If our world were not standardized, we would see a field of endless human variation, and accept that this being genetic speaks more to who we are than the assumption that all of our traits are externally imposed, which denies any inner uniqueness to us and reduces all of our distinctions to being personality accessories and essentially products we use to adorn ourselves.
However, the ego — the mind of the individual that is constantly asserting control — demands that the world which confronts the individual be reduced to a grid, or a square arrangement of equal parts which can be manipulated by category (external traits) instead of having to look too deeply into what they actually are. For us to feel in control, people cannot be different.
Control arises from our lack of faith in the world to be good; oftentimes, religion is the source of that lack of faith, since in dualistic religions the workings of nature are seen as lesser to some divine, pure, and absolute+universal authority. Materialism also forms a lack of this faith through the denial of patterns and significance in favor of what is tangible.
When we seek control, the first thing we desire is to take all of that complexity in the world and smash it up, then re-shape it into tiny cubes that we can assert authority over or otherwise manipulate. Our desire to cover the world in concrete, kill off all predators, put safety warnings on everything, etc. are assertions of control just like our demands for “muh diversity.”
If not restrained, the human individual becomes voracious, and destroys its world not so that the physical world can be more manageable, but so that the mental state of the individual human is more manageable. This is the essence of control: to change methods and outcomes in order to alter thinking, an inversion of cause-to-effect logic which holds that our thoughts serve as causes and outcomes in reality of our actions are their effects. With control, our actions become the cause, and the target is our thinking, because if we control how we and others think, we can avoid any troubling knowledge, including that control and standardization do not actually work.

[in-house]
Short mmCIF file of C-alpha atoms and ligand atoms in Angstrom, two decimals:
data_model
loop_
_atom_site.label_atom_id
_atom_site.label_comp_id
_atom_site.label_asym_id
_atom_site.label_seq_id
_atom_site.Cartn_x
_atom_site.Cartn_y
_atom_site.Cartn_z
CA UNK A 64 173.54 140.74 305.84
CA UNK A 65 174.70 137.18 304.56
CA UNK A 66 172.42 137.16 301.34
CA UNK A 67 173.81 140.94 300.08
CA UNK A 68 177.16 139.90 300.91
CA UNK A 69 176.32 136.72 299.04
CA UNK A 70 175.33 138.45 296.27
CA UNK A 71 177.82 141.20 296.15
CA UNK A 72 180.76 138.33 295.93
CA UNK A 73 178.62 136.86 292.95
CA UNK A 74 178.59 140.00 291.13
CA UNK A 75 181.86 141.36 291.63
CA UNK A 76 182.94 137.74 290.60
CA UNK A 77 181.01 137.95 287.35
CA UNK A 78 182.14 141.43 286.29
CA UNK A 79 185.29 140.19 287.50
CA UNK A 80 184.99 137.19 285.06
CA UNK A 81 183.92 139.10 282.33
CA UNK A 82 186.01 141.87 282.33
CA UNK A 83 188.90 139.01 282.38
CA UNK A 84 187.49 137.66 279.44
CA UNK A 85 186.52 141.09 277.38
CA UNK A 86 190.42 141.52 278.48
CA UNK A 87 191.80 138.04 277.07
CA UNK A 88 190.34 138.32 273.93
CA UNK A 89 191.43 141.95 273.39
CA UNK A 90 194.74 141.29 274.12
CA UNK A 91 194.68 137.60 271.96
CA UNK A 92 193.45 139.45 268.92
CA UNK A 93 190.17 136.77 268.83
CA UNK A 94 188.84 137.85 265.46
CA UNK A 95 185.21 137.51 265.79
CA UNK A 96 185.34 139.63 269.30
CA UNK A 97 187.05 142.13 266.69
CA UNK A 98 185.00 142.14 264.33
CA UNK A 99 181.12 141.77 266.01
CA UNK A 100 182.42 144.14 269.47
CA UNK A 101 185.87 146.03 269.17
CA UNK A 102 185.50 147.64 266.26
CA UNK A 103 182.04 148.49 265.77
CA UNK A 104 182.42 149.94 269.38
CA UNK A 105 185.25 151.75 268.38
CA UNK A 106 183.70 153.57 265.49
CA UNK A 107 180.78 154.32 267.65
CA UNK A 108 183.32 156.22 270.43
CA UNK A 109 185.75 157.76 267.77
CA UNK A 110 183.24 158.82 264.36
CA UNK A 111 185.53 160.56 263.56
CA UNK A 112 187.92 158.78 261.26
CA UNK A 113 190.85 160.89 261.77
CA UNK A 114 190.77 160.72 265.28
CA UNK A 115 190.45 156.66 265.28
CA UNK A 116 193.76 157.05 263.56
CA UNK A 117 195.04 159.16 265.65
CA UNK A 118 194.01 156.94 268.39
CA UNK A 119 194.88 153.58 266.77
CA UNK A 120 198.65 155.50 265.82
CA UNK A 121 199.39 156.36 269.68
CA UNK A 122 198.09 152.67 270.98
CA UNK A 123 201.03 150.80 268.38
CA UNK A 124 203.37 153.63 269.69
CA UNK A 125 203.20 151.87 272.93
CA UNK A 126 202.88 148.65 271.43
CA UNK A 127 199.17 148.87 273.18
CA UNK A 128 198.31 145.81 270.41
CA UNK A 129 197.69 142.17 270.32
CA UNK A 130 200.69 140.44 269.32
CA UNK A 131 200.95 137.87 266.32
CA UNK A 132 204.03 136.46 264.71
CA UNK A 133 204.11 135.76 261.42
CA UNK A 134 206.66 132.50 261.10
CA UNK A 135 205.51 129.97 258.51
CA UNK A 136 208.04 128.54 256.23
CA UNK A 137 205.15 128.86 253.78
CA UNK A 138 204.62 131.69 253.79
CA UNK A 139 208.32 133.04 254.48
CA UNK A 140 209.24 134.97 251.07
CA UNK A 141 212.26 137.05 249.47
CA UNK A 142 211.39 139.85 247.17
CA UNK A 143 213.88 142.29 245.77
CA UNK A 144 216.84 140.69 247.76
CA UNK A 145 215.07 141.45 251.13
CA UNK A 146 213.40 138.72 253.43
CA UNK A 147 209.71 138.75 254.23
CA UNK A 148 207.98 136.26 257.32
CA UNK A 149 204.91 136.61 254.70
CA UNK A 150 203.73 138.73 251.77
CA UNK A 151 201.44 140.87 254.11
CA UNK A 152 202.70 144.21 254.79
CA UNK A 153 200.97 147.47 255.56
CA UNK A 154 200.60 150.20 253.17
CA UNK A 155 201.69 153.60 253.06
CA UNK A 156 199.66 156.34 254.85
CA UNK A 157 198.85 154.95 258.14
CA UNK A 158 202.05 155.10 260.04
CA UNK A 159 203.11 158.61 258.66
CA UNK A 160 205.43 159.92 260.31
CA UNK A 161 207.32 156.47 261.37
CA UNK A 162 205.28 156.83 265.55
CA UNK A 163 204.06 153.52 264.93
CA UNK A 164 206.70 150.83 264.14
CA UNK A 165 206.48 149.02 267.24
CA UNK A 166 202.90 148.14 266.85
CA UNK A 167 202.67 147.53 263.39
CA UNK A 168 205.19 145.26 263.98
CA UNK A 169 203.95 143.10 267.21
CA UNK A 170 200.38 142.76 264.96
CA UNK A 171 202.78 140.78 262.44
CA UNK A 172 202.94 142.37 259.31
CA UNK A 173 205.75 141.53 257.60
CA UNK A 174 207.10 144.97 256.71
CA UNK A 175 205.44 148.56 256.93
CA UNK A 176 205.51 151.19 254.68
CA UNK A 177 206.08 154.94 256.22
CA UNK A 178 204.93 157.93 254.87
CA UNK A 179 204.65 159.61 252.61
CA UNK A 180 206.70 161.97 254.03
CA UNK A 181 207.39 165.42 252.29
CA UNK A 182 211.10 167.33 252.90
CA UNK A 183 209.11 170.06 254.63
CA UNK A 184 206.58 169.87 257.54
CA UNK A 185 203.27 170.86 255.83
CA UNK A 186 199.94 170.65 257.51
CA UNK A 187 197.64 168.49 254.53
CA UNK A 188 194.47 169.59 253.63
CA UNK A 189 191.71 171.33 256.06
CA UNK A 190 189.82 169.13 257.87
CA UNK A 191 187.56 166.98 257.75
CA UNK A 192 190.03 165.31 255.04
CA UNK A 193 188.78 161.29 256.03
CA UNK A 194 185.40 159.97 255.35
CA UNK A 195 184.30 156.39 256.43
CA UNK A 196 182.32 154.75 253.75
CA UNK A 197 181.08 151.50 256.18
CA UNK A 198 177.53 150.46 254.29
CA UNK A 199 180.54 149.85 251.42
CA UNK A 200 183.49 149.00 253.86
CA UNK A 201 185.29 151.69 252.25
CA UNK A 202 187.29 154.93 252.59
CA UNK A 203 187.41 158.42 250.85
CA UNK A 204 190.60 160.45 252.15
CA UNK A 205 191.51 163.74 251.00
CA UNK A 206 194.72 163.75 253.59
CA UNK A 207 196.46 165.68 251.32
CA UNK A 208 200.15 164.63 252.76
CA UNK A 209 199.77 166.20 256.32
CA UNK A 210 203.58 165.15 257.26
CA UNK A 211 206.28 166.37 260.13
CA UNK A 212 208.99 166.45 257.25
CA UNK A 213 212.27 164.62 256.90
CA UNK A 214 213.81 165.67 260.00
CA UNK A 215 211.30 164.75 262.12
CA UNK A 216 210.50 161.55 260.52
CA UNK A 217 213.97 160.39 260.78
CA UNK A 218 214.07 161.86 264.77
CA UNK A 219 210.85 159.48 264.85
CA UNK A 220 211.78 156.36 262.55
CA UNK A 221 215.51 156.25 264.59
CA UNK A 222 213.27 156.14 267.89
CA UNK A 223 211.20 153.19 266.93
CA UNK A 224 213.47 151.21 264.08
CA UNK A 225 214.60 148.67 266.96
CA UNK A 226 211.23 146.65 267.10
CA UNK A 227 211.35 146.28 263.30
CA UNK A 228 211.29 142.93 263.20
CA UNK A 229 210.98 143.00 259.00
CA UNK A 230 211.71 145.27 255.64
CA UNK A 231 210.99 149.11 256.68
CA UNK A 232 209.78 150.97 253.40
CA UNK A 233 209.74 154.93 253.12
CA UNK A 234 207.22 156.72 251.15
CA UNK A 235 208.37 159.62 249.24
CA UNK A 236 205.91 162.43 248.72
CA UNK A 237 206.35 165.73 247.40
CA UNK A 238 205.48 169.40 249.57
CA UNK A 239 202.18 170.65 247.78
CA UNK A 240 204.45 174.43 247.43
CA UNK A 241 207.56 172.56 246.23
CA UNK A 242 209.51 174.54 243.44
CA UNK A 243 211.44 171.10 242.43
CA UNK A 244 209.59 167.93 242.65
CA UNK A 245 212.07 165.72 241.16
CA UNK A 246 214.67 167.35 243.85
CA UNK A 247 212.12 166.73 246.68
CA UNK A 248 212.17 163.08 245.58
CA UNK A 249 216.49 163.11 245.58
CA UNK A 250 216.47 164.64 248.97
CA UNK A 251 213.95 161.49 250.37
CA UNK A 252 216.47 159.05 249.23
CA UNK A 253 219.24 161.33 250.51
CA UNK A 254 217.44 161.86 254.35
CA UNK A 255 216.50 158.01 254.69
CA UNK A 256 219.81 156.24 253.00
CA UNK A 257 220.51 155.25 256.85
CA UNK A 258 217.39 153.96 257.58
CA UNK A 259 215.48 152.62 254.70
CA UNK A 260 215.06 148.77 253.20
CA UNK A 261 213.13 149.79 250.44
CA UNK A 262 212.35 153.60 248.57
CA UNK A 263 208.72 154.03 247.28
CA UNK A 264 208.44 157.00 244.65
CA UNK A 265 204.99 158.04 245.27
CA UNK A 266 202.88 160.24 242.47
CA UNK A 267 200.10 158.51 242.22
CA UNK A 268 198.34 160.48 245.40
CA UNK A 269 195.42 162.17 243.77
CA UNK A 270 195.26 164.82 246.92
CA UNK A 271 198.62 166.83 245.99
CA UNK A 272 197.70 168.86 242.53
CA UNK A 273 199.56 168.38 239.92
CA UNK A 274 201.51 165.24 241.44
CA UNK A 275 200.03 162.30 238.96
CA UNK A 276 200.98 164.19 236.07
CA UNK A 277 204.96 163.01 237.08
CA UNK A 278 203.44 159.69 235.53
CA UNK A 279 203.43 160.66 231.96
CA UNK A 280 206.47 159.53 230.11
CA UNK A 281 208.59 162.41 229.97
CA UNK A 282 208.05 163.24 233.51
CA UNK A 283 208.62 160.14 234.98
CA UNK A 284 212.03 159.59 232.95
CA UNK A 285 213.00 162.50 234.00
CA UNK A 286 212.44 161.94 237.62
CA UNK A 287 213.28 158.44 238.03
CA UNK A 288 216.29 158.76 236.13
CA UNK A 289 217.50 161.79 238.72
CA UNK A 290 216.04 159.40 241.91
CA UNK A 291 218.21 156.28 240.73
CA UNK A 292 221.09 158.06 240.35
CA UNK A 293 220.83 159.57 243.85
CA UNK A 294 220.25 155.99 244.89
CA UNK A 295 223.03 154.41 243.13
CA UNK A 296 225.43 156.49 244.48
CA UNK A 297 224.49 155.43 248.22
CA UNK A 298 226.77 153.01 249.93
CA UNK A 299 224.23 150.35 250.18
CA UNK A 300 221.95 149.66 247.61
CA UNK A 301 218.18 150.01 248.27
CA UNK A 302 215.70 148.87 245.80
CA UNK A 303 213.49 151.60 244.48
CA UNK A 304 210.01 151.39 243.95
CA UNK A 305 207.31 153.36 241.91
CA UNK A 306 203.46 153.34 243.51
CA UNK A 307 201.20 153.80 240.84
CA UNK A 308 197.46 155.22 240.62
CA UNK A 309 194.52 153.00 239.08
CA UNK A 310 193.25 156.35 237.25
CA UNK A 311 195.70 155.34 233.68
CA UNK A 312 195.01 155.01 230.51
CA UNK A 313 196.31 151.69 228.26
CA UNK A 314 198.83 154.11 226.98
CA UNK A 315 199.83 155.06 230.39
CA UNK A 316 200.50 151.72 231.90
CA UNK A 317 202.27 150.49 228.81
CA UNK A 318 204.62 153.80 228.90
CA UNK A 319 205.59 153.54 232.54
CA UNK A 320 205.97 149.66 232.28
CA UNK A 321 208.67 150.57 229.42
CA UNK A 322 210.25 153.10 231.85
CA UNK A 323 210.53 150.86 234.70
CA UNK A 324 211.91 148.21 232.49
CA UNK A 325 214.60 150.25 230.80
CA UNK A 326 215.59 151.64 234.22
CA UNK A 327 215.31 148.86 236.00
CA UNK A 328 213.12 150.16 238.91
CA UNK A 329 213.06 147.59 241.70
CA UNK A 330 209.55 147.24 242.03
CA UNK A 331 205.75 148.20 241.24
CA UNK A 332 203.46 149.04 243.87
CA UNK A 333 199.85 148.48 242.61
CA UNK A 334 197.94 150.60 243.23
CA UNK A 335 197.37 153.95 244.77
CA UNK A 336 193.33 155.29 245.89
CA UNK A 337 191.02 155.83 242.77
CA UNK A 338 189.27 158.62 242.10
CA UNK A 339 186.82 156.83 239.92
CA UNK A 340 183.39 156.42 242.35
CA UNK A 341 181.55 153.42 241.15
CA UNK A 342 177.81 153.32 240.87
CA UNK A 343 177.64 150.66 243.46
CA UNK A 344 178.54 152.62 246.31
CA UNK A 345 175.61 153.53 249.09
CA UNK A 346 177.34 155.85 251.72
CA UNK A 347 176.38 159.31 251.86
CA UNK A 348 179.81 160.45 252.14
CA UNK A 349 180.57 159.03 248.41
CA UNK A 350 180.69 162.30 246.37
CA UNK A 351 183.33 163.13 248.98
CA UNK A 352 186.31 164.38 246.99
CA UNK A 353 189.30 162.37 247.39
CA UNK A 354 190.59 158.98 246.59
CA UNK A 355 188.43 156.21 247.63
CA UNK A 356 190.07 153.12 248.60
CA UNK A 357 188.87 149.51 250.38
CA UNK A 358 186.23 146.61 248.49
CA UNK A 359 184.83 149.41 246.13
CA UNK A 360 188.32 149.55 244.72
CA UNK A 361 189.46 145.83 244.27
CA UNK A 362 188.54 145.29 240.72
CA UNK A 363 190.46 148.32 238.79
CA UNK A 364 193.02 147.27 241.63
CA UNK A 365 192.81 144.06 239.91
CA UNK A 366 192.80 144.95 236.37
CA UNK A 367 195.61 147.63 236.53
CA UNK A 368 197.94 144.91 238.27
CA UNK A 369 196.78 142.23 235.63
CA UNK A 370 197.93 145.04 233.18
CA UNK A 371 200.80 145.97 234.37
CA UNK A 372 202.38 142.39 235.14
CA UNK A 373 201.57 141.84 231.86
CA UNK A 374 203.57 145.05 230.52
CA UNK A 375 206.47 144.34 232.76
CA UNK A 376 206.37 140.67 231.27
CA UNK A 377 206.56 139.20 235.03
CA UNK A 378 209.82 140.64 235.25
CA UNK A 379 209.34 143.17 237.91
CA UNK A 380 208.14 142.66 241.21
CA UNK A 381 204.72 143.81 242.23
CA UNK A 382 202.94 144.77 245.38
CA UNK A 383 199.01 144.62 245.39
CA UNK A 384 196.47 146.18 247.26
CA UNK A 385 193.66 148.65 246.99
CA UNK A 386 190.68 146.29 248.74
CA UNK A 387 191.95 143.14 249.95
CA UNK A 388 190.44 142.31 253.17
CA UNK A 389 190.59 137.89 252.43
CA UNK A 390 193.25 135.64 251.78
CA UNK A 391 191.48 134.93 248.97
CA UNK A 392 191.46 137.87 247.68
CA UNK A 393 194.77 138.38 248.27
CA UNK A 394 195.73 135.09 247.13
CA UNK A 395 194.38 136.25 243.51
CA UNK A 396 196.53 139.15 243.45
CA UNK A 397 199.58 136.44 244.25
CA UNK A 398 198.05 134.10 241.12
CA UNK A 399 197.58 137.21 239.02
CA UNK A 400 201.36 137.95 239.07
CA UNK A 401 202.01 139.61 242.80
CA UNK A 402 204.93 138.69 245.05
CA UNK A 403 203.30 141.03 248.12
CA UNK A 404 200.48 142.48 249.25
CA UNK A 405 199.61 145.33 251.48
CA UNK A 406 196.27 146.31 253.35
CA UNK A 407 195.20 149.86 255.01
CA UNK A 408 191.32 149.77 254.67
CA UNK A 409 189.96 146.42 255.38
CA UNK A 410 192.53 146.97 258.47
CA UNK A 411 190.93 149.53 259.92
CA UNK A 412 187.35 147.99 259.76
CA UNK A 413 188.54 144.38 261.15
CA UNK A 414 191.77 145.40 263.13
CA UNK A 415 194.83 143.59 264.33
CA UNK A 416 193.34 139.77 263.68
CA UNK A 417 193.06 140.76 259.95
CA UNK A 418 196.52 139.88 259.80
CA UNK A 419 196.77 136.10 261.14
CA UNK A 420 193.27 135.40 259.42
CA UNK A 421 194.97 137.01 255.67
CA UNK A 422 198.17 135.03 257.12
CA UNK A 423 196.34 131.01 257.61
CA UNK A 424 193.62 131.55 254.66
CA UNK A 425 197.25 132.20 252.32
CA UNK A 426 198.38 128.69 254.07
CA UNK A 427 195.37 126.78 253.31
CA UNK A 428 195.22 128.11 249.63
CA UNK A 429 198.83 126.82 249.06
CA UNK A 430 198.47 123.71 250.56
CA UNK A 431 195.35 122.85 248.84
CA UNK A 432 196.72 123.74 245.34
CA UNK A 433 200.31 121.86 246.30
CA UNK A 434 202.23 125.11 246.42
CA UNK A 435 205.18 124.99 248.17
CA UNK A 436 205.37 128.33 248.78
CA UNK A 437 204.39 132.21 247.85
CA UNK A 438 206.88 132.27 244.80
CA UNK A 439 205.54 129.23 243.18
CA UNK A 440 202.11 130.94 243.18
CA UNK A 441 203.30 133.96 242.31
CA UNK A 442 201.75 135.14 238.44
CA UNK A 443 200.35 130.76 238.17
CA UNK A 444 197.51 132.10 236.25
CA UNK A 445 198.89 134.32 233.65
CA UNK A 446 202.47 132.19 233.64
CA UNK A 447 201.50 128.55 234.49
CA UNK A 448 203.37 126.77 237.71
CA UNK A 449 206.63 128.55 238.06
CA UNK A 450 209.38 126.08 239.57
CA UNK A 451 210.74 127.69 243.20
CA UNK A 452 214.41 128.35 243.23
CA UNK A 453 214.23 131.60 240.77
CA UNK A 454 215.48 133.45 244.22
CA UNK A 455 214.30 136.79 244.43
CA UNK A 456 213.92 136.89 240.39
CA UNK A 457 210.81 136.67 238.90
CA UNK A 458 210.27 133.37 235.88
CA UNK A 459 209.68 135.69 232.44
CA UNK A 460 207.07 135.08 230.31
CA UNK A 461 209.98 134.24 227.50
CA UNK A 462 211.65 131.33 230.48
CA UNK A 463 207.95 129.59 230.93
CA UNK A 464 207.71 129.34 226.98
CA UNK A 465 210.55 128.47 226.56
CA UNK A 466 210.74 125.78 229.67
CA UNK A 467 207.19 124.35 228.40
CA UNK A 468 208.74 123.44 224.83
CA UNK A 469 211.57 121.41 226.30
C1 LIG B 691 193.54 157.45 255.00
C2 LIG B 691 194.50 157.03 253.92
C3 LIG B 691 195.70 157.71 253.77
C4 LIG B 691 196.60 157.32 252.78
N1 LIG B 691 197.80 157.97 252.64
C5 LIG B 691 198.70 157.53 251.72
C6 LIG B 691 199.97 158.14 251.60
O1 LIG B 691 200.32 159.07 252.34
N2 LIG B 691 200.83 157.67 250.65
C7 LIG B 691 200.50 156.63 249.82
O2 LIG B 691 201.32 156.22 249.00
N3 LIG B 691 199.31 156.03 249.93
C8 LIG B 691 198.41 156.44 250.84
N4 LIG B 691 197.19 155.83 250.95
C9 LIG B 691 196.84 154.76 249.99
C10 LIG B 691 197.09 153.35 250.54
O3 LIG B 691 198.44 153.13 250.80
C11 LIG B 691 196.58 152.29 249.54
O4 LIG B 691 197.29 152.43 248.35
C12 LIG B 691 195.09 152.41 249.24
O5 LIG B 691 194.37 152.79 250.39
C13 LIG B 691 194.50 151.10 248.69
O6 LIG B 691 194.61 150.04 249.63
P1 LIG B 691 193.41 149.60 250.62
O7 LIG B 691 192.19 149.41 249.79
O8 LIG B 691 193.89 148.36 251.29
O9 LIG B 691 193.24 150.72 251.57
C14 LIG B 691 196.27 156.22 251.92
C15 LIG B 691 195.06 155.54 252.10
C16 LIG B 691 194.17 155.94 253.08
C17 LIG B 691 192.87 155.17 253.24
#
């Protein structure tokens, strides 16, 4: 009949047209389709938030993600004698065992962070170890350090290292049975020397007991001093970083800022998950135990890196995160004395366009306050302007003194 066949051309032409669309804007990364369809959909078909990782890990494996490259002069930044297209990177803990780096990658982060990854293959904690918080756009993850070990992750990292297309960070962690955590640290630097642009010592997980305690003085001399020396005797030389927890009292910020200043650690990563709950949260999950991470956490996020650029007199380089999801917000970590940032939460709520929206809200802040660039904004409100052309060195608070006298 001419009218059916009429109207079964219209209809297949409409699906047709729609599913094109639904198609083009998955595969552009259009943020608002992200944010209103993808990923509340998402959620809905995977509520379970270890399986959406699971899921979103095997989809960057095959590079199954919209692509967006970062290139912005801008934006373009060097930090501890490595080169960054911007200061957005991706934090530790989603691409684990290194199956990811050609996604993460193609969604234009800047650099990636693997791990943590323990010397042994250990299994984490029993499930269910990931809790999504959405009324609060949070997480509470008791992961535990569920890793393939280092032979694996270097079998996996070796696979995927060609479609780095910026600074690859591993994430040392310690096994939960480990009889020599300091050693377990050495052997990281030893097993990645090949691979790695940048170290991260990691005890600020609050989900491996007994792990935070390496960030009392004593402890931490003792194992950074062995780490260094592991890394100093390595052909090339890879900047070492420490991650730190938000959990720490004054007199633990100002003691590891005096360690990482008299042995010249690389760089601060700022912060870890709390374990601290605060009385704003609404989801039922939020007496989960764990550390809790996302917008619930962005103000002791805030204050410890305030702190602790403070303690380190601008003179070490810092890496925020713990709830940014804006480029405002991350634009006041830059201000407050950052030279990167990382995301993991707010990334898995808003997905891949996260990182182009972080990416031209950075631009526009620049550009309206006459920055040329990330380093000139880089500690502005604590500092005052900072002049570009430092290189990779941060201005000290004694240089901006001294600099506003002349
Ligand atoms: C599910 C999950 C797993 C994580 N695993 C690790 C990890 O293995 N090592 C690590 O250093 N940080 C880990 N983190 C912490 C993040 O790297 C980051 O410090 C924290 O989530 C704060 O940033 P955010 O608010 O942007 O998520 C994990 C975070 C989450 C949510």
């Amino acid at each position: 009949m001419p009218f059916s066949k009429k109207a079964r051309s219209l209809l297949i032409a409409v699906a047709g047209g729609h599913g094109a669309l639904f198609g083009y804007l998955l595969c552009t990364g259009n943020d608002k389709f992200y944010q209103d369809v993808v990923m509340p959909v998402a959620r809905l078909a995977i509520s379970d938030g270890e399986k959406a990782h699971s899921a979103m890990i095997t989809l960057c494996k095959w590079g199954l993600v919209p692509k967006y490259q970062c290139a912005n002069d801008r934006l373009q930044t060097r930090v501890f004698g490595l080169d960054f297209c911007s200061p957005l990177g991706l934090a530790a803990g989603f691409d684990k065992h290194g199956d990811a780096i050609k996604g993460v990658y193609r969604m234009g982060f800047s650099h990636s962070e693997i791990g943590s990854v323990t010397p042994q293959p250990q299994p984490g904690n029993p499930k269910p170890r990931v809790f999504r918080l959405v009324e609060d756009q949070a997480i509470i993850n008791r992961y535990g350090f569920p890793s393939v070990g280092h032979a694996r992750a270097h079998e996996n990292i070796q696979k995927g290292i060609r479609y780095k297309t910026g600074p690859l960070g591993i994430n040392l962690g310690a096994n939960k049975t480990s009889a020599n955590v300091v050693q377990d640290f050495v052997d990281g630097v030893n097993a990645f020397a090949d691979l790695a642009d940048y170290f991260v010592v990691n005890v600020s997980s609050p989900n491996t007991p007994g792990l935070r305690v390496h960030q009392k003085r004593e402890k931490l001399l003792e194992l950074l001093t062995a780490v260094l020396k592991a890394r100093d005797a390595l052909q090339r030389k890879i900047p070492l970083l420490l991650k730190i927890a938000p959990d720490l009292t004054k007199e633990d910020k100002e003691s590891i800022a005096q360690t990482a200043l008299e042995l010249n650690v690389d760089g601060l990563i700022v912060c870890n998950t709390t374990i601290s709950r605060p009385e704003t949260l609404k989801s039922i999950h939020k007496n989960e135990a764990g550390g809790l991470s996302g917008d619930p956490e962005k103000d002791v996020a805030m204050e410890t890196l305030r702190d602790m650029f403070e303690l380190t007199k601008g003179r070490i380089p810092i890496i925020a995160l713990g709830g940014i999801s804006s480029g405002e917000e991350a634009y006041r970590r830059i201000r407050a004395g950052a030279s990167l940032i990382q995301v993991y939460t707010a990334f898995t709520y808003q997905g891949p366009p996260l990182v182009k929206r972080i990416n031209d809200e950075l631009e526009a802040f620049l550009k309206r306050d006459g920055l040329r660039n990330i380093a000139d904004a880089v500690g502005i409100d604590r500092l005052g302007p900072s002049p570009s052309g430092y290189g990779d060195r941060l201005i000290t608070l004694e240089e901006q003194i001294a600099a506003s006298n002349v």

Future humans will be less controlling and far less tolerant. Instead of trying to force everything into an order that the mind finds comforting, they will take great joy in admitting that which they recognize as functional to their group, and equally great joy in sadistically destroying anything of lesser function. They will not control; they will treat everything instead as either ally or enemy.
This opposite to control embraces the variety of life. It realizes that there is no universal+absolute standard, which in turn means that we are all ranked in a qualitative hierarchy by our abilities and behavior, which are mostly genetic. That means that we must be active eugenicists, filtering out the bad and raising up the good, since by embracing variety we accept difference and therefore the need to surround us with that which is good, instead of trying to force everyone to be equally good or standardized.